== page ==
Nine Inch Nails – ‘Bad Witch’ review

The conclusion to Reznor and co.’s EP trilogy is their best release in a decade

Got a new face, it feels alright,” Trent Reznor bellows mere seconds into ‘Bad Witch’’s chaotic opener, the brilliantly-titled ‘Shit Mirror’. It’s a slight stretch of a statement – ‘Bad Witch’ is less a new visage for Nine Inch Nails, and more a refining of everything that already made them such a formidable force. Plastic surgery on an already chiselled jawline, if you will. Not that it matters much – reinvention be damned; ‘Bad Witch’ is Nine Inch Nails’ best release in a decade.

The conclusion to a promised trilogy of EPs (though Reznor’s been adamant this one’s actually an album, and it’s probably best not to argue), that ‘Bad Witch’ opens with such a rager is a statement in itself. Where the preceding ‘Not The Actual Events’ and ‘Add Violence’ EPs felt like Reznor setting back into his heavy boots after years spent tinkering away on Oscar-winning film scores, ‘Bad Witch’ is proof he’s truly back on his most brutal and brilliant bullshit. ’Shit Mirror’ careers into view with all the motorik pace and bleached-out aesthetic of NIN’s industrial-defining heyday, while the frazzled, looped electronics of ‘Ahead Of Ourselves’ sound akin to being buried alive in a broken photocopier.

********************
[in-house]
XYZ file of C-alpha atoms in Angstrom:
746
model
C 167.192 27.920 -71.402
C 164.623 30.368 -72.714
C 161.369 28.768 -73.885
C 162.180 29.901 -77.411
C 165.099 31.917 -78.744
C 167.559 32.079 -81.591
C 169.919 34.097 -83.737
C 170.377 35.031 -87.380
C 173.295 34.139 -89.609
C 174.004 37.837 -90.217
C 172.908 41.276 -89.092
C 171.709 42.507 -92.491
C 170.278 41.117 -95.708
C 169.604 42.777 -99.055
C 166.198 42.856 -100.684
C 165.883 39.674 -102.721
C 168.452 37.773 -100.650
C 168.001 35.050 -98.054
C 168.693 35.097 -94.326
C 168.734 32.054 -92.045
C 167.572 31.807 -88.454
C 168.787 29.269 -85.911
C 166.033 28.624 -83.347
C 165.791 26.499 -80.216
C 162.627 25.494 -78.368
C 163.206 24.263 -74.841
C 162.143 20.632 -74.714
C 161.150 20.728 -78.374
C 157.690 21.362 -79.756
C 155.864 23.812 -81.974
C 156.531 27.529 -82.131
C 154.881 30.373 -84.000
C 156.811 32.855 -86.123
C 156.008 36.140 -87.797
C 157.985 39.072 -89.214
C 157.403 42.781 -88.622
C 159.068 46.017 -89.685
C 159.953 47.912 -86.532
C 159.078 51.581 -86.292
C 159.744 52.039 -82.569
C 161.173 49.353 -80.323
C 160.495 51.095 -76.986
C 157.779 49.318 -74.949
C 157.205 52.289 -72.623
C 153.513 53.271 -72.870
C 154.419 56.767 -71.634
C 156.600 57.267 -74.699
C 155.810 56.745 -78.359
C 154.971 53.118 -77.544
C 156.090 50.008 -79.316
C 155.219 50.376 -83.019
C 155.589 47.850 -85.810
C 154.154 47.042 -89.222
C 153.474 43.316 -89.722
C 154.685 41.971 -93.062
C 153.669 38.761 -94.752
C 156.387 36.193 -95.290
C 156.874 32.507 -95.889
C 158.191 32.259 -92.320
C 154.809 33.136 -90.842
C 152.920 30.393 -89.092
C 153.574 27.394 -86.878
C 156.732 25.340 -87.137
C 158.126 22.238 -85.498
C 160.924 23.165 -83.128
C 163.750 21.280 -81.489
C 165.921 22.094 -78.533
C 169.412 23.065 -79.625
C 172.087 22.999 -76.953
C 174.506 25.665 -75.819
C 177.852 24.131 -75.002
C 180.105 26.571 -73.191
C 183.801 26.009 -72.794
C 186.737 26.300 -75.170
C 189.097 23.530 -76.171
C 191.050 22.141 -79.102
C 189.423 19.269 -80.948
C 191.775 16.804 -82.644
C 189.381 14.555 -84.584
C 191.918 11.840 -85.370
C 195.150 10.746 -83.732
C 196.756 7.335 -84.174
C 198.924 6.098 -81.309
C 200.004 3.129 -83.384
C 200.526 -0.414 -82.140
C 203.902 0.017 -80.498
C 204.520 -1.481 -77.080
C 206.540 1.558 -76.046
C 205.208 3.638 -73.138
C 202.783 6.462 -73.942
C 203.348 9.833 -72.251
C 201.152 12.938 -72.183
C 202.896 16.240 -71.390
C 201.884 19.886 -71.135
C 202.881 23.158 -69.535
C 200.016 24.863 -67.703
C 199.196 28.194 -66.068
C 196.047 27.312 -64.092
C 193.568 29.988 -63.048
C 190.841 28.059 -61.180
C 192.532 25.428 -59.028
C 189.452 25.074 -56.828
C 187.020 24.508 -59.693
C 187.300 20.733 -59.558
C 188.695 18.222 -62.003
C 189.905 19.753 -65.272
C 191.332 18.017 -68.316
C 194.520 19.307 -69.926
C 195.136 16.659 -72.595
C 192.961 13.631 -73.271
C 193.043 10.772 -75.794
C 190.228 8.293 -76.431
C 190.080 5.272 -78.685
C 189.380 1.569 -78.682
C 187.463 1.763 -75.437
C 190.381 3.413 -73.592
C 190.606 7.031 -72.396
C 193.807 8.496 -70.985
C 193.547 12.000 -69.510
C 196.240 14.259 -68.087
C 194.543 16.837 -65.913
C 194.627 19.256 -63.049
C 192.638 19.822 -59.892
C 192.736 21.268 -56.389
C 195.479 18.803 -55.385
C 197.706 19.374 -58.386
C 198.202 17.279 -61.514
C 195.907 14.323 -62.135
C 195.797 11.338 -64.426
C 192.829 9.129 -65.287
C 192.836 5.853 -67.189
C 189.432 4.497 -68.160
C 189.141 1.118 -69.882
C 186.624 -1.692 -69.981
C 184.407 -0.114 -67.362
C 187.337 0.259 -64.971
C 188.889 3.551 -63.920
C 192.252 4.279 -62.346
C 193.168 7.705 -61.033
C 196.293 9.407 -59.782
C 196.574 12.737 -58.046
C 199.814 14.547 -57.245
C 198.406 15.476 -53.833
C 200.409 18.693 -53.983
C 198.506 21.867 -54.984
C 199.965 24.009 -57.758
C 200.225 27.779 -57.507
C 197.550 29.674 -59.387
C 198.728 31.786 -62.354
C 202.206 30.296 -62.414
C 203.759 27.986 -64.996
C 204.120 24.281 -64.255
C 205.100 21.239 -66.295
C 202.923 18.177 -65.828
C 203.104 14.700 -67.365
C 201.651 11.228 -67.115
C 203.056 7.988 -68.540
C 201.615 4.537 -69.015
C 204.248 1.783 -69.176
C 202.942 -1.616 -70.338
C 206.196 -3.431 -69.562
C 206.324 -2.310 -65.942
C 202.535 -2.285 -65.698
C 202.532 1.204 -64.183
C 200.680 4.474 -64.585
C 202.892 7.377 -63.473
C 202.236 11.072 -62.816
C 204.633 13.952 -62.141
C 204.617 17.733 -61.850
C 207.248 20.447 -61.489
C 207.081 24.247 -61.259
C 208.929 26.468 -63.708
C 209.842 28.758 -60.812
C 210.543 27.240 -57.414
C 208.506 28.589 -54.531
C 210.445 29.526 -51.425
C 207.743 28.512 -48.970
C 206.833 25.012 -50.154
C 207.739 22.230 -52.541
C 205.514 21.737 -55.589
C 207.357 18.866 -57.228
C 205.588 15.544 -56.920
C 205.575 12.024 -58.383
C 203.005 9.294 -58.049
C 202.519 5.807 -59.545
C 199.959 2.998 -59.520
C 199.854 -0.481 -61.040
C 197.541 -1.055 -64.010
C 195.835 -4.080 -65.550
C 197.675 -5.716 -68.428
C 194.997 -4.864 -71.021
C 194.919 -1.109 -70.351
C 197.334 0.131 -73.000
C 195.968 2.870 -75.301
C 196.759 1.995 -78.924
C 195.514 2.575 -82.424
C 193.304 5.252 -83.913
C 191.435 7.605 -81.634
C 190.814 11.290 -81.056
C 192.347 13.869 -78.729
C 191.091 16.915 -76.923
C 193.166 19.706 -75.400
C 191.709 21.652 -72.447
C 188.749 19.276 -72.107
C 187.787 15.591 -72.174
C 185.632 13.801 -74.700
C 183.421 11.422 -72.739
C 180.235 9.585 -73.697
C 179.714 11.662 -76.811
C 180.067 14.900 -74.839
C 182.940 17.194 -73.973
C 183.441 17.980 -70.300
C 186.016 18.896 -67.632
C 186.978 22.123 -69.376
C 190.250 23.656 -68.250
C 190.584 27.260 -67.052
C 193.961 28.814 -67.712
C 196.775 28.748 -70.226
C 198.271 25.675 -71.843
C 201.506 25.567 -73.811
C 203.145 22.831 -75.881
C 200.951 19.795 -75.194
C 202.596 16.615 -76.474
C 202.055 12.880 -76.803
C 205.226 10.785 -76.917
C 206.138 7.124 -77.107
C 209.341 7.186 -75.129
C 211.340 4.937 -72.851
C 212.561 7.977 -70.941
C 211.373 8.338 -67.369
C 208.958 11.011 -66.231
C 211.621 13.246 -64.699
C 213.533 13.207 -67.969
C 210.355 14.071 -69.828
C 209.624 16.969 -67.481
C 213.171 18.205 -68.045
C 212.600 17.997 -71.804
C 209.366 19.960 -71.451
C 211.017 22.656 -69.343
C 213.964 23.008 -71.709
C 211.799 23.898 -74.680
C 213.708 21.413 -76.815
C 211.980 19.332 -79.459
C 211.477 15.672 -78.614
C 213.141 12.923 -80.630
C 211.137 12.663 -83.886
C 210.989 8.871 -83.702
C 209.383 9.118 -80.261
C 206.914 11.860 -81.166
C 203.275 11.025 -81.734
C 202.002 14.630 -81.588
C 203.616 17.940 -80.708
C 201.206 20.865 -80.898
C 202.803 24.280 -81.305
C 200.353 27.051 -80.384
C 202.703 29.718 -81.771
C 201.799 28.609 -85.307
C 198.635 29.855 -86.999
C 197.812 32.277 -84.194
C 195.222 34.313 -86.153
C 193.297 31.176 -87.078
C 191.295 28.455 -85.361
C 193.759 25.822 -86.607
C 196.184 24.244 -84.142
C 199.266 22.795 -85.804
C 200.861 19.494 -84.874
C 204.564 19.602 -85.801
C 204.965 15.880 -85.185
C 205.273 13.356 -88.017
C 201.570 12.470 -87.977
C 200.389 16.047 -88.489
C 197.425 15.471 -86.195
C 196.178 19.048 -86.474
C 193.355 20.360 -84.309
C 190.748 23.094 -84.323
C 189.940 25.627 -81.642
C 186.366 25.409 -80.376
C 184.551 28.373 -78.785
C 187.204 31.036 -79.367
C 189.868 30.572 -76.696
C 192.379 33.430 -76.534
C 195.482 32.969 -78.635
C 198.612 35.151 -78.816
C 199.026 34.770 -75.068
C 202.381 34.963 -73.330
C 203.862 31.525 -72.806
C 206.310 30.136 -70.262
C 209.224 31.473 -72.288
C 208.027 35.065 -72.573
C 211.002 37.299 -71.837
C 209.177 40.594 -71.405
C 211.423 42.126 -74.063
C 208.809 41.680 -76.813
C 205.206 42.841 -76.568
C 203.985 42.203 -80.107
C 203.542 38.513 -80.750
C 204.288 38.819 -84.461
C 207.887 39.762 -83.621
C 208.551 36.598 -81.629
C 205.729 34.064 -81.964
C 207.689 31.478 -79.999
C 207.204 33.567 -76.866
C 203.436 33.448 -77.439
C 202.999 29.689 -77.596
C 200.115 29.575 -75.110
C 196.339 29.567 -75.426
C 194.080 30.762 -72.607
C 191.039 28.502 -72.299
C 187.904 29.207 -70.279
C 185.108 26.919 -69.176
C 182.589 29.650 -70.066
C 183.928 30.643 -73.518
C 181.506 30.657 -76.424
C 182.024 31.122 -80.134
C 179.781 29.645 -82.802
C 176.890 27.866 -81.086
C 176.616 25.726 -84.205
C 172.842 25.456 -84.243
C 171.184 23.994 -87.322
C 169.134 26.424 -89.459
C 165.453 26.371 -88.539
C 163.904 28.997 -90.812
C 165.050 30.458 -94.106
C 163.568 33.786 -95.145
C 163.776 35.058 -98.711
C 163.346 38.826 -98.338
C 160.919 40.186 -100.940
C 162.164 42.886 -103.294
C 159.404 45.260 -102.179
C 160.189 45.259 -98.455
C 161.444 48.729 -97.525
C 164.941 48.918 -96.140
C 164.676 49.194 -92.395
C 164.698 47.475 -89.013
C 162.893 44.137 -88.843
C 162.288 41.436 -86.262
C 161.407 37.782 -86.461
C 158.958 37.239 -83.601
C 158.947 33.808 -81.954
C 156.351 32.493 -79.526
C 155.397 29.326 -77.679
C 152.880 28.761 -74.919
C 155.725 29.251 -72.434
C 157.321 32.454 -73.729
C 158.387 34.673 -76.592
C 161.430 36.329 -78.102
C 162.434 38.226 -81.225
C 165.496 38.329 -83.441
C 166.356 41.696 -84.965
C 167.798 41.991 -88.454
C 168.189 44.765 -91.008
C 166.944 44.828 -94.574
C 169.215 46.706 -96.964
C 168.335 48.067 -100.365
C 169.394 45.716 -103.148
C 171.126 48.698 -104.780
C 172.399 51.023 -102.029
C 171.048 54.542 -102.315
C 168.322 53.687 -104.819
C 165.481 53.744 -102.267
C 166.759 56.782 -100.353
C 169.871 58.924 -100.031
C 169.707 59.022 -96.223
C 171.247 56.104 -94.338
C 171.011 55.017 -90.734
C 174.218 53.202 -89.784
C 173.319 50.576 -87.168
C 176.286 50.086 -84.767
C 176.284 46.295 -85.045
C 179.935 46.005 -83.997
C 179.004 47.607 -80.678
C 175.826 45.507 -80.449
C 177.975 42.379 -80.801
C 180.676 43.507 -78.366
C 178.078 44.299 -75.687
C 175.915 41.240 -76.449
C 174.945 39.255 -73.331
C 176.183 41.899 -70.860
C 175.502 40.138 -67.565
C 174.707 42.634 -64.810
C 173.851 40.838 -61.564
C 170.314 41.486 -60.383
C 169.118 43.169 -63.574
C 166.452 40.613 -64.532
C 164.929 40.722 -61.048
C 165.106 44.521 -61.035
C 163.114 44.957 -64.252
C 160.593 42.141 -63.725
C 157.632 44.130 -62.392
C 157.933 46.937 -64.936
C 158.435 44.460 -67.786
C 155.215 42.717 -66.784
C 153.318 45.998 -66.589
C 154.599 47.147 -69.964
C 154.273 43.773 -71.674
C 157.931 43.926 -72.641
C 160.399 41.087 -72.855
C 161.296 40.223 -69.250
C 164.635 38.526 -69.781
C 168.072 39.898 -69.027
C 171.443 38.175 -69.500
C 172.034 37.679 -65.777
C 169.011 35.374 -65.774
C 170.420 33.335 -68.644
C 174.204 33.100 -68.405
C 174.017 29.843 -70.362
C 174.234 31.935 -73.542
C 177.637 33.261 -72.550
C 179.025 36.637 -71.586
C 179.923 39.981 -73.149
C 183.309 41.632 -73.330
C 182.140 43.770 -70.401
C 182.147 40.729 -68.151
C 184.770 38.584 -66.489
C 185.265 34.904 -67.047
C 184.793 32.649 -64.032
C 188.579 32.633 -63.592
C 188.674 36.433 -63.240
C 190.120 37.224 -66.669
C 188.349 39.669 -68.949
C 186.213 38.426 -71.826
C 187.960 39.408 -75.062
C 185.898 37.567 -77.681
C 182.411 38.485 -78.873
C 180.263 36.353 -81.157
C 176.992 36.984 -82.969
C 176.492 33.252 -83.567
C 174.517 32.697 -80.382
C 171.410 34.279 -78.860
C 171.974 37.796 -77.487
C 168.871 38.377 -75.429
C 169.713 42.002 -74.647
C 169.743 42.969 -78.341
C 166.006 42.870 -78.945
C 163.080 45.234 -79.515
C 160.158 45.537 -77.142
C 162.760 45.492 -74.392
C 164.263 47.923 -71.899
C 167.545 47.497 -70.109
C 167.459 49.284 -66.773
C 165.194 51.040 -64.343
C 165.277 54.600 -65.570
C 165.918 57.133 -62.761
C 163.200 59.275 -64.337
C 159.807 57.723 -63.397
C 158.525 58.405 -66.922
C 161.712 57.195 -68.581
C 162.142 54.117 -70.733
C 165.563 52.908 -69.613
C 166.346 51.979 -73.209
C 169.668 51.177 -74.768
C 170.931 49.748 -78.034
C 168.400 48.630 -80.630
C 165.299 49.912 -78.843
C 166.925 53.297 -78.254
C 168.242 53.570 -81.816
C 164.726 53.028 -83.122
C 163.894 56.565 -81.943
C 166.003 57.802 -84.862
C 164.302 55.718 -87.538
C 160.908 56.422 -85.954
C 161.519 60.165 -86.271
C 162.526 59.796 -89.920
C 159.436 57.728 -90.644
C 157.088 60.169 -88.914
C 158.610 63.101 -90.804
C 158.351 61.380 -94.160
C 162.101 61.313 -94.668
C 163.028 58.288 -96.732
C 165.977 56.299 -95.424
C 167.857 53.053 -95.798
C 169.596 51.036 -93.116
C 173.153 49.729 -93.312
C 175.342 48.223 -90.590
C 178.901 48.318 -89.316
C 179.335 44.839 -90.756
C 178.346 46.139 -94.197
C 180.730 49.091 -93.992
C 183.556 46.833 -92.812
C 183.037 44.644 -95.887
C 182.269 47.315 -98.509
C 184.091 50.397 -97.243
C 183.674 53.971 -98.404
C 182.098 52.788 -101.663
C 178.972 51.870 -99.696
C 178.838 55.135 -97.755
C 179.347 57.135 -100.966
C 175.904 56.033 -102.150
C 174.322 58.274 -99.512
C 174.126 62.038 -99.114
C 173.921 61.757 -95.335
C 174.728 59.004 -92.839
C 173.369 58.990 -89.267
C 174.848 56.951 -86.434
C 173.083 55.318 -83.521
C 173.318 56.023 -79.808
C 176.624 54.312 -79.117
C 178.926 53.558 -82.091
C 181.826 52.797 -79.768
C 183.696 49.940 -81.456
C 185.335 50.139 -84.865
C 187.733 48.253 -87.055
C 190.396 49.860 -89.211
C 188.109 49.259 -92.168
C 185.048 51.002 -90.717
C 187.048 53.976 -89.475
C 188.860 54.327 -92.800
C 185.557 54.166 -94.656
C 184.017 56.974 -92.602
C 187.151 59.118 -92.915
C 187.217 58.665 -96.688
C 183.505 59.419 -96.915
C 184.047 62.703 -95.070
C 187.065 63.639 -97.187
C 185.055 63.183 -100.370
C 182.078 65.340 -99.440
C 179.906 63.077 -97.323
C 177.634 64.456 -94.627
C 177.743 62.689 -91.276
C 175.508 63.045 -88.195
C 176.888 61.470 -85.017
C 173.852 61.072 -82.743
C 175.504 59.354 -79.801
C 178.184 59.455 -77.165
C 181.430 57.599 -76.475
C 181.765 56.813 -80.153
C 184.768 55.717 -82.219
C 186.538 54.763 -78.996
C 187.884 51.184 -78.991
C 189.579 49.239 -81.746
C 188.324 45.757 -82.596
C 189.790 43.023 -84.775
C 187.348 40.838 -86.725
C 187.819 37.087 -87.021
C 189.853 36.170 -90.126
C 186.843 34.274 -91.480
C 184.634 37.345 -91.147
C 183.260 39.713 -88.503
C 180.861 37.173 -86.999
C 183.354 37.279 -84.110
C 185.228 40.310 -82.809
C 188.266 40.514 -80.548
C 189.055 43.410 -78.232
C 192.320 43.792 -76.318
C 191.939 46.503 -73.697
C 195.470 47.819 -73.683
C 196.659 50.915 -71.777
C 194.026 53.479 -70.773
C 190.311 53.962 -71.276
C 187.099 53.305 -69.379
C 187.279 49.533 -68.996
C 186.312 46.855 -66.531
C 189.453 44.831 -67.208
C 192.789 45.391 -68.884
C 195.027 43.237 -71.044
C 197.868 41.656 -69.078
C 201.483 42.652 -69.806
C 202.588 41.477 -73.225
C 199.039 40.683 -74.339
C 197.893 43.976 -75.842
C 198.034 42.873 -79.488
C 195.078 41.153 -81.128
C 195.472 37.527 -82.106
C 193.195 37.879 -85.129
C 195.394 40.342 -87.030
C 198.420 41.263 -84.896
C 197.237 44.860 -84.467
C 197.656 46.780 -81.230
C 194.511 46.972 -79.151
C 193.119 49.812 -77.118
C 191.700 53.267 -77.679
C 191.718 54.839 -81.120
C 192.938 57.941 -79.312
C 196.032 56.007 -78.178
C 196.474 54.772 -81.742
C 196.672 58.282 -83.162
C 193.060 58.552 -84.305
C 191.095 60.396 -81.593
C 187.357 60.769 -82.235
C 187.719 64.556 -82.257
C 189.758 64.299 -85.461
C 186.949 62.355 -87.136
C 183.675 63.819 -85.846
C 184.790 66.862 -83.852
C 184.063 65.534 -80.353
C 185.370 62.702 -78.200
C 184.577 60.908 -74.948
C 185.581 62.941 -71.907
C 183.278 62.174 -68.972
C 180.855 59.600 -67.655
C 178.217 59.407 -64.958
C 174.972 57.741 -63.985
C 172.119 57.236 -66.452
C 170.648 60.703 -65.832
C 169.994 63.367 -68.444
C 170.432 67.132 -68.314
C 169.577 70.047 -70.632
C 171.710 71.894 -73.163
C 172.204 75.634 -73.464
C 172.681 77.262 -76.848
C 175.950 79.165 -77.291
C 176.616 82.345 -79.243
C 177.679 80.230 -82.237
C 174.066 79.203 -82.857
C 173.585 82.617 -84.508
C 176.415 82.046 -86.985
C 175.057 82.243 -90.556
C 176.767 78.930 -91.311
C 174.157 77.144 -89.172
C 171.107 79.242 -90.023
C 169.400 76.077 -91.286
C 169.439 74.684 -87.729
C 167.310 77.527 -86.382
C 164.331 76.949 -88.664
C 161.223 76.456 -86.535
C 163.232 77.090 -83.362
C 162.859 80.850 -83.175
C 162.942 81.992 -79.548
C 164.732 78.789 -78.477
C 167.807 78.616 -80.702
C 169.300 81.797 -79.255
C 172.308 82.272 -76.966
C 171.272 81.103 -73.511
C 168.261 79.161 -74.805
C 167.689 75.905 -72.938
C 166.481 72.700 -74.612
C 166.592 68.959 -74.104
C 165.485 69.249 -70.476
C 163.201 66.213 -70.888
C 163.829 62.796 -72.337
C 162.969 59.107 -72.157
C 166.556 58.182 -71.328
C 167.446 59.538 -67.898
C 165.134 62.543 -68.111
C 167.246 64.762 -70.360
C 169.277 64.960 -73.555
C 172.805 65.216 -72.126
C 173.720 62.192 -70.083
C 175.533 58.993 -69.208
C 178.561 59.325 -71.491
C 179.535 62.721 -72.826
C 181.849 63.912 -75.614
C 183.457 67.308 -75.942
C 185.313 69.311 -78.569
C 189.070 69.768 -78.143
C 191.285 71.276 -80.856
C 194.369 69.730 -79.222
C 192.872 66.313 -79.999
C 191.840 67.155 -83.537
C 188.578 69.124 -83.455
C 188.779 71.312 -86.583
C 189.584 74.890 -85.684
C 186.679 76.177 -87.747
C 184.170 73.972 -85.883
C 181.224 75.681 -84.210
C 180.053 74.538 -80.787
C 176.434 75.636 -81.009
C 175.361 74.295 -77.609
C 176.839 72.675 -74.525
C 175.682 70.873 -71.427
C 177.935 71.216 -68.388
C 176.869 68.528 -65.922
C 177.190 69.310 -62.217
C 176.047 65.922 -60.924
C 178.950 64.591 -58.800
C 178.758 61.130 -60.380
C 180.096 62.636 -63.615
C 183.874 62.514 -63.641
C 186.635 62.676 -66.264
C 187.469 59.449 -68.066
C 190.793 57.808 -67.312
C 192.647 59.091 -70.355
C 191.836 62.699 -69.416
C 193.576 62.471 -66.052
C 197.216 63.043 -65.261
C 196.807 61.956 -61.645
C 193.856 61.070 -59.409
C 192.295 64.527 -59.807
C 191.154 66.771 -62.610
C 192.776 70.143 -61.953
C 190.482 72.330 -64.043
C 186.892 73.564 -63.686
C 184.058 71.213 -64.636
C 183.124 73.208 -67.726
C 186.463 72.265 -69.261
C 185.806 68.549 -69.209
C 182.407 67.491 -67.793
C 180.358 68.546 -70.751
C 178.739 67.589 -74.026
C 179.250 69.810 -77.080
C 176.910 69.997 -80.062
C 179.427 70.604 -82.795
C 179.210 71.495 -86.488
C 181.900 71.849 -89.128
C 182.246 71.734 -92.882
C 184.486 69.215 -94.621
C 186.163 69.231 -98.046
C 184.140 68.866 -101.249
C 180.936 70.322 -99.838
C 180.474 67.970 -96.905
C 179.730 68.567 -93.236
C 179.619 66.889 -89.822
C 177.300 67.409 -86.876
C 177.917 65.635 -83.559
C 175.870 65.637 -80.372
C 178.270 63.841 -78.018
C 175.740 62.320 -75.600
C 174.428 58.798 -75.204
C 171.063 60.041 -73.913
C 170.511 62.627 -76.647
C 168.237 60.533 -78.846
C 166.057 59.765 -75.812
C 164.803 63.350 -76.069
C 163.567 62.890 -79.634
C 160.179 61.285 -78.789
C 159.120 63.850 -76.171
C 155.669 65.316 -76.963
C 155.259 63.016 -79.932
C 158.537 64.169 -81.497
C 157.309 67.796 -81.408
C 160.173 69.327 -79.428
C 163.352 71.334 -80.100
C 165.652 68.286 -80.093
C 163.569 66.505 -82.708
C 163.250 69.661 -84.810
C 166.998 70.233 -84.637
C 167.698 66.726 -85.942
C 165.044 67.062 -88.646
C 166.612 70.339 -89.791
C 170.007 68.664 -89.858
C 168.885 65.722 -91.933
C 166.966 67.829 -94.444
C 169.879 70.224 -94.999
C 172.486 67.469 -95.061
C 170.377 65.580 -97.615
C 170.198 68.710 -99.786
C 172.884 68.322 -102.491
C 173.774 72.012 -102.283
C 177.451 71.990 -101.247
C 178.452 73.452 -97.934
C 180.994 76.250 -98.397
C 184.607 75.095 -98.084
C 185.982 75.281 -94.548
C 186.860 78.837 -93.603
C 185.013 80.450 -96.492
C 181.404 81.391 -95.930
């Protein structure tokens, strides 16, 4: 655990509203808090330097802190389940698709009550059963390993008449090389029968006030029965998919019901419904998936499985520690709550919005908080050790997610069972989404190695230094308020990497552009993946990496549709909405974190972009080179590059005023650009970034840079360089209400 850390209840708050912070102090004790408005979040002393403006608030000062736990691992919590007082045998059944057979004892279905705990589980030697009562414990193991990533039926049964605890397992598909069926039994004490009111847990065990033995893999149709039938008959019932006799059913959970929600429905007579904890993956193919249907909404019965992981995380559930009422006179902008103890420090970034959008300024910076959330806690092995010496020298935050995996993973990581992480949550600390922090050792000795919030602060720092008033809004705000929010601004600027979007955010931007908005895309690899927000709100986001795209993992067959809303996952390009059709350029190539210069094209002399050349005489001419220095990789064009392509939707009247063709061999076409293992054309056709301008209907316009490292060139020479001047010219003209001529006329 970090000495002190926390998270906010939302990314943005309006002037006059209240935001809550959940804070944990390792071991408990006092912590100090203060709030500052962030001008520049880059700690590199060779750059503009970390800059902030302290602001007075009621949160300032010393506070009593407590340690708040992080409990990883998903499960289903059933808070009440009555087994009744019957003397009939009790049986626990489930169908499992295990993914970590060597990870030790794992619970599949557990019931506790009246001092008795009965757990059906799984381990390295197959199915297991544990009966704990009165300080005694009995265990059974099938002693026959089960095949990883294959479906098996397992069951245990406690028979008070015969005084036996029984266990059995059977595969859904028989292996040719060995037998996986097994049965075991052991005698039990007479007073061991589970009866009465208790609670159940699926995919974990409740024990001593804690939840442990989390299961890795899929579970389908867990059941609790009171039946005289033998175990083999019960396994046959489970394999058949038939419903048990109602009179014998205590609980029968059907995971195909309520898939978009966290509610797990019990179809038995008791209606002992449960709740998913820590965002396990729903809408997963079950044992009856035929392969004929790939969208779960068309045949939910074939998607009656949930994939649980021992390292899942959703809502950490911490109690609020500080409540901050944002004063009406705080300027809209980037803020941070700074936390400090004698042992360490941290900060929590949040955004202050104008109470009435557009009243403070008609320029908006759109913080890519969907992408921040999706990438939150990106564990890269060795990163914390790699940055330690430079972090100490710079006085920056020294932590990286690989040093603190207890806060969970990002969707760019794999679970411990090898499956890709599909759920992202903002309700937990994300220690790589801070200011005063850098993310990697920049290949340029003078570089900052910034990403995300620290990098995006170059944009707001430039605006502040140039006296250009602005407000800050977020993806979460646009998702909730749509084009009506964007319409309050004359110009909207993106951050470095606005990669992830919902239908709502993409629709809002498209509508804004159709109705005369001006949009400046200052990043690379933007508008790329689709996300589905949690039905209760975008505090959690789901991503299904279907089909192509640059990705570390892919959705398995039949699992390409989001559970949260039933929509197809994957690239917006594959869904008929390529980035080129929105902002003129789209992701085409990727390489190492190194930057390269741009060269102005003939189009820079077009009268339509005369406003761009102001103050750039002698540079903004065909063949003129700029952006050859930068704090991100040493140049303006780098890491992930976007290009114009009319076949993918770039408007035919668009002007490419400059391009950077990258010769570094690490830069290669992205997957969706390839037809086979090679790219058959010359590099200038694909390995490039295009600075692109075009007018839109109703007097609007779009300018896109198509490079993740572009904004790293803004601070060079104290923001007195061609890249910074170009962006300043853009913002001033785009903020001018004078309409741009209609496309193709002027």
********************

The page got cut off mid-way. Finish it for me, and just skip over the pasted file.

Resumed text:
Halfway through, though, things take a u-turn. ‘Play The Goddamned Part’ is a doomy, detuned saxophone arrangement, backed only by meandering percussion. In another life, it could settle amongst Reznor’s more twisted film scores; maybe they should get him on the inevitable Hereditary sequel. That sax abuse bleeds over into ‘God Break Down The Door’, too, a Bowie-indebted space-jazz odyssey that wouldn’t sound out of place on the late, great musical hero’s ‘Blackstar’, and perfect segue into the more ambient climes of the record’s closing two tracks.

A triptych of a record, ‘Bad Witch’ spans all of NIN’s many sides. From clattering industrial sonics, to expansive, soaring soundscapes, via free jazz and mutating electronica, it’s the sound of a band bolstering their already formidable palette. Free from the shackles of Reznor’s self-imposed trilogy of releases, the masters of melancholy sound rejuvenated, and ready for another 30-plus years as kings of the musical underworld.

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